[an error occurred while processing this directive] [an error occurred while processing this directive]
[an error occurred while processing this directive]
Manhattan Borough President Gale A. Brewer, Council Member Daniel R. Garodnick Begin East Midtown Steering Committee Process

Team of facilitators selected, labor representative from Build Up NYC added to making recommendations for area

FOR IMMEDIATE RELEASE: September 30, 2014

NEW YORK, NY – The East Midtown Steering Committee, a planning group co-chaired by Manhattan Borough President Gale A. Brewer and City Councilmember Daniel R. Garodnick to set the framework for a new greater East Midtown area, has finalized the group's membership and will proceed with its first formal session today, aided by a team of facilitators.

A facilitation team has been hired to help the committee conduct its discussions. The team will be led by John Shapiro, Chair of the Graduate Center for Planning and the Environment at Pratt Institute. The team will also include Geoffrey Wiener, formerly the Assistant Vice President of Facilities Planning at Columbia University; David Burney, former Commissioner of the NYC Department of Design and Construction (DDC) from 2004 to 2014; and Jonathan Martin, who was the facilitator for the South Street Seaport Working Group, the first pre-ULURP planning group created by Borough President Brewer.

“These highly experienced planners, facilitators, and land use experts will assist the Steering Committee throughout this process,” Borough President Gale A. Brewer said. “I believe robust community participation is necessary with any significant rezoning and this experienced facilitation team will help us get the plan right for East Midtown.” Read more...

Raising awareness about the
NYC Organics Collection Program

My office, in coordination with the NYC Departments of Sanitation (DSNY) and Education (DOE) sponsored “Day of Action” today to help raise awareness about the NYC Organics Collection Program, an effort to cut the solid waste produced by city public school cafeterias and produce nutrient-rich compost in the bargain.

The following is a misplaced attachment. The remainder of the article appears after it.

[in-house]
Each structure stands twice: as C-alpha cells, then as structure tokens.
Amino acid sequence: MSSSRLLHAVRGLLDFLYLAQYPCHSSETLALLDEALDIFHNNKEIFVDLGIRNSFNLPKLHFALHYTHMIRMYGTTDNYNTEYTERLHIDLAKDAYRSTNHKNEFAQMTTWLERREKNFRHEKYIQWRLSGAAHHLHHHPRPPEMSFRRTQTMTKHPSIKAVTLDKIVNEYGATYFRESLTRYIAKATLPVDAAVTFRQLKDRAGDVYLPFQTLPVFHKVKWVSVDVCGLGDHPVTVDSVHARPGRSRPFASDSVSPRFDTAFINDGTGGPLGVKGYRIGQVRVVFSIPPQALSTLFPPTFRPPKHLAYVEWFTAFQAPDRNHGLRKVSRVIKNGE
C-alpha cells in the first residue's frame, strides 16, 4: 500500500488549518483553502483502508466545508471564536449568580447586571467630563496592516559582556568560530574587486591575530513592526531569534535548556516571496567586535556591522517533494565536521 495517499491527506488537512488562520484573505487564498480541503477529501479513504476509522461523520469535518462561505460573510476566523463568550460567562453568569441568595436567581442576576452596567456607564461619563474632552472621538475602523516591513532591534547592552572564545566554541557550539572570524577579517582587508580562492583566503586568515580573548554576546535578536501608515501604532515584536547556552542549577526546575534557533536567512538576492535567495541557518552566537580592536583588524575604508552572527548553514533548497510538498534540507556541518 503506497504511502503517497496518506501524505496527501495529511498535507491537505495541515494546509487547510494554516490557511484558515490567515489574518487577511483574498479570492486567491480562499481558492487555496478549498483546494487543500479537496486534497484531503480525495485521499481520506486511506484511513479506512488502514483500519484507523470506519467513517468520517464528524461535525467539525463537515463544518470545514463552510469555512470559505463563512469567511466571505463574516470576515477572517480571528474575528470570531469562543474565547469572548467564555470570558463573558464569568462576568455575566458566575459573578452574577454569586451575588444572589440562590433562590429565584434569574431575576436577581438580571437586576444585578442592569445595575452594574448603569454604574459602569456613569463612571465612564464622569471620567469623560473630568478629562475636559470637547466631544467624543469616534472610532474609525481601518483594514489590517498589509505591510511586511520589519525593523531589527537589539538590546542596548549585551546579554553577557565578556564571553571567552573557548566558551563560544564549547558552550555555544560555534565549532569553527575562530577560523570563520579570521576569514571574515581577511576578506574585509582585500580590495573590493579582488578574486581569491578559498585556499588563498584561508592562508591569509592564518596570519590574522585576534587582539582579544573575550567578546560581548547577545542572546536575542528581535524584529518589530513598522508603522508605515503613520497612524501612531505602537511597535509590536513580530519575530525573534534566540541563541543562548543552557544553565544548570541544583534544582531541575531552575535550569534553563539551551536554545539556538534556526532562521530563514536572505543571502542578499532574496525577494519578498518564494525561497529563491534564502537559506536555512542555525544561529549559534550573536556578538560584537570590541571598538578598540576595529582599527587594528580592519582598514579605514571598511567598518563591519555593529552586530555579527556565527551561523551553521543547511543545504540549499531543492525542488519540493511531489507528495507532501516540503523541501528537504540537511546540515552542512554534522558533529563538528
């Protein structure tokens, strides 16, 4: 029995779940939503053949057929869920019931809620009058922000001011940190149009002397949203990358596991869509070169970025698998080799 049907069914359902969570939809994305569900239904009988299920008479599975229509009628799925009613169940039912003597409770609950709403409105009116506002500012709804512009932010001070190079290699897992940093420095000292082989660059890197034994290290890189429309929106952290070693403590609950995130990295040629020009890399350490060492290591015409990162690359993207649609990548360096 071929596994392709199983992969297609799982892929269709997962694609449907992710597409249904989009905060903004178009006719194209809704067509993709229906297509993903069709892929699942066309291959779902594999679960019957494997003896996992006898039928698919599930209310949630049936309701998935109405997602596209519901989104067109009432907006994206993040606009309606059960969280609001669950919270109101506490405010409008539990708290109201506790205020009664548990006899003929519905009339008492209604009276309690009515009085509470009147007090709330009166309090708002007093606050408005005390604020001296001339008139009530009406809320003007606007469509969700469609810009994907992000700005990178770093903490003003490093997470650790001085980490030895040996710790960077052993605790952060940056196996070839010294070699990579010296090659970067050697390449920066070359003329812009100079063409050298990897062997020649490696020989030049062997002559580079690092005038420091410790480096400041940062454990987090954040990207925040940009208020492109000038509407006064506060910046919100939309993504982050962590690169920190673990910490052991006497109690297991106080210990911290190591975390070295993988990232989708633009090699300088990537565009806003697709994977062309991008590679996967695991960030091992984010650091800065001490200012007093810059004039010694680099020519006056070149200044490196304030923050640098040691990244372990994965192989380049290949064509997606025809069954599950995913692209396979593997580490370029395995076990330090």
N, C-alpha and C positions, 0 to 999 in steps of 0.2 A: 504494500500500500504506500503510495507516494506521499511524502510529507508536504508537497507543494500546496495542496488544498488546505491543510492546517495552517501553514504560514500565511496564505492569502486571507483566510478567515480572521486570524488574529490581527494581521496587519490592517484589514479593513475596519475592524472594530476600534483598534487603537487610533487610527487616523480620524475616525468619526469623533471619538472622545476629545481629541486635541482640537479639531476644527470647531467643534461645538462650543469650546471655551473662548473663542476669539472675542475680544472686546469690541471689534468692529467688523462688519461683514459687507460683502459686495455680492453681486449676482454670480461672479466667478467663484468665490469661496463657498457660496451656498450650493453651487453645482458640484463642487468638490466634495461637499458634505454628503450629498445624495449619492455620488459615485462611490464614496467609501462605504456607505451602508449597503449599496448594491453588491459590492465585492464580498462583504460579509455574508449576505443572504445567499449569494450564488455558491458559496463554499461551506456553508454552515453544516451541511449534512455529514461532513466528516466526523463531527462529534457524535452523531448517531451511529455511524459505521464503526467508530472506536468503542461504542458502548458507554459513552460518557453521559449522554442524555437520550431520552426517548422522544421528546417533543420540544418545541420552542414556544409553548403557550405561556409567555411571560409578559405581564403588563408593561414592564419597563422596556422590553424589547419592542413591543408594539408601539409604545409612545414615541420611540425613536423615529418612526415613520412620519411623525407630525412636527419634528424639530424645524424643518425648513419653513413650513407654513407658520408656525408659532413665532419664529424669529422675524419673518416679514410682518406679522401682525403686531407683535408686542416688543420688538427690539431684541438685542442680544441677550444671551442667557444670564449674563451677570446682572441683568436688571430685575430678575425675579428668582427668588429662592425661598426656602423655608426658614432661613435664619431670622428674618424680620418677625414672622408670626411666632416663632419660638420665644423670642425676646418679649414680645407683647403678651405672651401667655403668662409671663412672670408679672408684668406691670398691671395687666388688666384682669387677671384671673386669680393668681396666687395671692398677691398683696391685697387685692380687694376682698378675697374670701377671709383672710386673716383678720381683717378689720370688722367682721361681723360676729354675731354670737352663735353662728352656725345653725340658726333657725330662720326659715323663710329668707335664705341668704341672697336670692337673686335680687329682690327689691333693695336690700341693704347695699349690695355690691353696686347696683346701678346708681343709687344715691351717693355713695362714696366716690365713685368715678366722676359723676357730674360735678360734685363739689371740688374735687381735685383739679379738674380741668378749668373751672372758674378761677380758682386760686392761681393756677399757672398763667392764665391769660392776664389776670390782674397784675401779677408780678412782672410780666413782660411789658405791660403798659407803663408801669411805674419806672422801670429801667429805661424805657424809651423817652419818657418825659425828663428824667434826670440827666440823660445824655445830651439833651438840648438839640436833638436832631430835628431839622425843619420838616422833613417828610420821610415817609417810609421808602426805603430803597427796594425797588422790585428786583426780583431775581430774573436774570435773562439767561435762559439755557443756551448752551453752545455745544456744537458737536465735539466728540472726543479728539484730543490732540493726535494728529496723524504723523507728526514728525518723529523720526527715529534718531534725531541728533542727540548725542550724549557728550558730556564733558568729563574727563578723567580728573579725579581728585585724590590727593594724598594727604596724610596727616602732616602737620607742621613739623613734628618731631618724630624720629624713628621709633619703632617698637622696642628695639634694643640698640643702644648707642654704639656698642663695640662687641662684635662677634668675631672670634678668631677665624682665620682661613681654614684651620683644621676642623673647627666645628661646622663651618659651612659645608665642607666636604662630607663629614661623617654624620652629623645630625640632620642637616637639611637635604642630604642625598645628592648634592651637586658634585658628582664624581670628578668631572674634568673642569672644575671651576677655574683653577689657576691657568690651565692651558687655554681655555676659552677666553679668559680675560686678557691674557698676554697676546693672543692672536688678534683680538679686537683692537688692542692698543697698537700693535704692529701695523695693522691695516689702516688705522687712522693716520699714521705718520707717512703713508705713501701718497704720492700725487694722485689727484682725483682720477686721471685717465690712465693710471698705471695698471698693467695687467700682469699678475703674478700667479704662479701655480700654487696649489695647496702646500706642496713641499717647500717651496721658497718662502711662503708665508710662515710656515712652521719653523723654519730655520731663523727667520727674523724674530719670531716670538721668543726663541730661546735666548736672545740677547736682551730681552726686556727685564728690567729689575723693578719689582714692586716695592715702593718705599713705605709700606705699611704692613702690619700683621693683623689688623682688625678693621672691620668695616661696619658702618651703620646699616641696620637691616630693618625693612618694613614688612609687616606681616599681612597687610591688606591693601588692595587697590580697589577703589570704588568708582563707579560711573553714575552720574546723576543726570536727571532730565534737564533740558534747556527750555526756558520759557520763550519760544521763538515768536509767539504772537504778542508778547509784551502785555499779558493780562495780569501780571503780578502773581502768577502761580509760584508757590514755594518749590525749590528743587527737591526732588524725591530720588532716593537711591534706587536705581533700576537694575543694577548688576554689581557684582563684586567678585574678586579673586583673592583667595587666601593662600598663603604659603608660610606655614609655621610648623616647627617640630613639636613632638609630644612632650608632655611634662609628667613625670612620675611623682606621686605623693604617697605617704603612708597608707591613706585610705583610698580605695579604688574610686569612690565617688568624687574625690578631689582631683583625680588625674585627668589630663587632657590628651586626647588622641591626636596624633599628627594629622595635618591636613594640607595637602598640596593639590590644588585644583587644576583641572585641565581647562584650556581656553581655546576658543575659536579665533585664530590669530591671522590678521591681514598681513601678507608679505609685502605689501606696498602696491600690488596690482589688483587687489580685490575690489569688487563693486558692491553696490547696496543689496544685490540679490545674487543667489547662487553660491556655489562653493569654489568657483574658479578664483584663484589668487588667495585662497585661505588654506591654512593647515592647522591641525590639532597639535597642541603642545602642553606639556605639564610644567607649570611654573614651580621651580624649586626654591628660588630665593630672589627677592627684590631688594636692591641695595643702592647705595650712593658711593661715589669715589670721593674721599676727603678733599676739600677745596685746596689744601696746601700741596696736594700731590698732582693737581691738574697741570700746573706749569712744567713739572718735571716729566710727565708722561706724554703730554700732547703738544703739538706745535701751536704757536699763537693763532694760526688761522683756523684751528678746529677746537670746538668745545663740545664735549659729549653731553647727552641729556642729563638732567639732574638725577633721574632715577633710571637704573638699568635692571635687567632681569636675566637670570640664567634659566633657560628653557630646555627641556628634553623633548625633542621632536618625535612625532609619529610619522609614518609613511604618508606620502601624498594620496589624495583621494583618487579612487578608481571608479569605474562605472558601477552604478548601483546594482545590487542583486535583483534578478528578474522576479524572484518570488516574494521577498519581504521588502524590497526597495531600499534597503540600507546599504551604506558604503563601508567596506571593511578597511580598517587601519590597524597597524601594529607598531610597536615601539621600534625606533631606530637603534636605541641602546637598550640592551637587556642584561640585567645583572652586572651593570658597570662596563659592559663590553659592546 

During today’s morning school drop-off period, my staff and I fanned out to distribute flyers explaining the program at targeted schools across Manhattan.

The Organics Collection Program grew out of a pilot program that I helped launch with a group of parents in eight West Side schools two and half years ago. The program now has over 100 participating schools in Manhattan, and by October, all 114 DOE schools in Manhattan (and hundreds more in the other boroughs) will be part of the Organics Collection Program.

In addition, as part of a pilot project to expand the program beyond schools, the DSNY is already collecting compostable waste from over two dozen residential buildings along the school pickup routes—adding about 17,000 households to the composting flow. If you’d like to see if your building qualifies, apply here.

Since food waste comprises 40% of a typical school’s waste output, this program has a potential to significantly reduce the city’s solid waste expenses, and produce a beneficial product too. What’s more, by cutting down on the amount of food scraps in trash bags that sit on sidewalks, we can help reduce rodent population and have cleaner sidewalks.

But the biggest challenge to the effectiveness of the program is keeping “contamination” to a minimum—making sure that food and food-soiled paper goes into one bin, and recyclable materials into another, and NON-recyclable materials into a third. High contamination in the food-related bins can render that bin unusable for compost.

To help ensure this program’s success in Manhattan schools, in August I called together representatives from DC 37, 32 BJ, Local 891, and the Council of School Supervisors and Administrators CSA) to sit down with DSNY and DOE to explore how best to support union members working in school cafeterias and kitchens.

With the help of everyone—parents, students, cafeteria staff and school administrators—we can help our kids achieve something great from the results of thousands of simple individual actions: separating food trash and recyclables from non-recyclables. That’s a lesson worth learning (and it all grew from a handful of parent/activists on the West Side!).

CUNY Service Corps students to help communities navigate NYC data

Government transparency and open data have remained an important concern during my years of public service. As a City Council member, I was proud to sponsor NYC’s Open Data Law, which unlocked a treasure trove of data about our streets, crime, restaurant inspections, and other information gathered by city agencies.

But that law was only the first step, as “open” data doesn’t automatically mean “useful” data. More work needs to be done to make data usable and actionable for the average New Yorker.

That’s why I’m welcoming 15 technology interns from The City University of New York (CUNY) to help my office and Manhattan’s Community Boards navigate city data in ways that help neighborhoods make informed decisions and ensure that our government is truly transparent.